A senator (Cruise) unveils a new Afghan war strategy to reporter Roth (Streep). A professor (Redford) talks to student Todd (Garfield). And two soldiers (Peña and Luke) fight to stay alive?
Robert Redford’s rep as a Hollywood liberal may sink this film, right out of the gate. Sight unseen, US pundits are accusing it of an anti-Bush bias, and with audiences avoiding Iraq and Afghanistan films in droves, a movie that not only discusses the War On Terror but does very little else is never going to beat Titanic at the box office. But this is more balanced than pre-reviews would have you believe, and more about asking questions than offering trite answers.
The three-stranded plot is simple. A senator (Tom Cruise) announces a new war strategy for Afghanistan to a veteran reporter (Meryl Streep). Two soldiers (Michael Peña and Derek Luke) implement those new orders and land in serious peril. And a professor of political science (Robert Redford) tries to motivate a young student (Andrew Garfield) to engage in classes. Two thirds of the film, therefore, is pure talk - Redford’s professor barely stirs from his chair; Streep’s reporter and Cruise’s Senator Jasper Irving have a sit-down interview. Even the soldiers are pinned in one spot. It could almost be a stage play.
But Michael Matthew Carnahan’s script and Redford’s assured direction have the smarts to make the static seem kinetic. The back-and-forth between Cruise and Streep, in particular, is electric; this will, if there’s any justice, see Cruise finally win an Oscar. Perhaps spurred on by working opposite the screen’s most accomplished actress, the world’s biggest star is on Magnolia form, bringing that almost creepy charisma to bear as a highly influential senator.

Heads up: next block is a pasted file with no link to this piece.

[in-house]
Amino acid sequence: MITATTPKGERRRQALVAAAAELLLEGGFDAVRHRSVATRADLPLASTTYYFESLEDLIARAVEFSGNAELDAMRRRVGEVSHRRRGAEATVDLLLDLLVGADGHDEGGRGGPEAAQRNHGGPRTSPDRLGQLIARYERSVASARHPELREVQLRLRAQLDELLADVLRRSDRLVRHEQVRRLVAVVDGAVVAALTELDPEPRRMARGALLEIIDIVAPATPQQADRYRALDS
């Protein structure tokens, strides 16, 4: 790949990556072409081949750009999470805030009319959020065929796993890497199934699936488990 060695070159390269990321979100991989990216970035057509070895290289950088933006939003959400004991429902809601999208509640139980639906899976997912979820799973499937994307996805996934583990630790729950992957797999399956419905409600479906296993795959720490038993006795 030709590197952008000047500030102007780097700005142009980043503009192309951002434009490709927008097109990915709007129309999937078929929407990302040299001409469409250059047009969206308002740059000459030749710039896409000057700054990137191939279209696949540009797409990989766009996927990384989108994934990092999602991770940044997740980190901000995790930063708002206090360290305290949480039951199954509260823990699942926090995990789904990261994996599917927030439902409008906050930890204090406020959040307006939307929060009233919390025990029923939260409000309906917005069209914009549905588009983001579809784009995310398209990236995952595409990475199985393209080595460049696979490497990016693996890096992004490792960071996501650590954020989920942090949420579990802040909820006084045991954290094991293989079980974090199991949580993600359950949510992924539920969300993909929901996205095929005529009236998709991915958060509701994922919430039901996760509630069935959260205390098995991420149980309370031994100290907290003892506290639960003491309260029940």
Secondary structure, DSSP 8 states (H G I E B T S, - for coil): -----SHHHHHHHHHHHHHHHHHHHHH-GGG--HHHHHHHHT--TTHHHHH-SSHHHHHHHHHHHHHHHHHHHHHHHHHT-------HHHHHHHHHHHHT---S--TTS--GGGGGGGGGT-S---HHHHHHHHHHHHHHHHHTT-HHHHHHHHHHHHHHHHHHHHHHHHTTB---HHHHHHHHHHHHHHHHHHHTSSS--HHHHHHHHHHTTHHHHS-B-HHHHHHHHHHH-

There is a clear critique of modern politics - Cruise makes assertions on a par with Blair’s 45-minute claim without offering proof, vaguely acknowledges past mistakes while repeating them, and displays fury at the adversaries who refuse to play by his rules. But Streep’s character isn’t blameless either, compromised by the media’s early cheerleading for the Iraq War and her inability to effectively question the party line.
More surprising is how well newcomer Andrew Garfield matches Redford, the novice convincing as a feckless student whose surfer dude mannerisms conceal a keen mind. Redford’s don, worn down but not out by apathetic students, tries to galvanise Garfield’s Todd into action by telling him about soldiers Ernest and Arian, now serving in Afghanistan.
If there’s any part of the film that’s unbalanced, it’s the portrayal of these two paragons - hard-working scholarship boys who go off to war because they want to do good. There’s been a tendency in recent years to lionise the common soldier which, while properly laying the blame on the political management, risks offering an unrealistic look at the experience of war: it’s hard to imagine Platoon, say, being made in the current climate. But Peña and Luke bring enough chemistry to their roles to add an emotional edge while avoiding being mere ciphers. Ultimately, they are scared kids lost in a foreign country, a reminder of the human life put at risk by high ideals and political mistakes. The moral seems to be that, whichever side of the political divide you’re on, you owe it to people like these to make the right choices.
A smart, accessible, surprisingly balanced look at our dysfunctional world. Compelling stuff.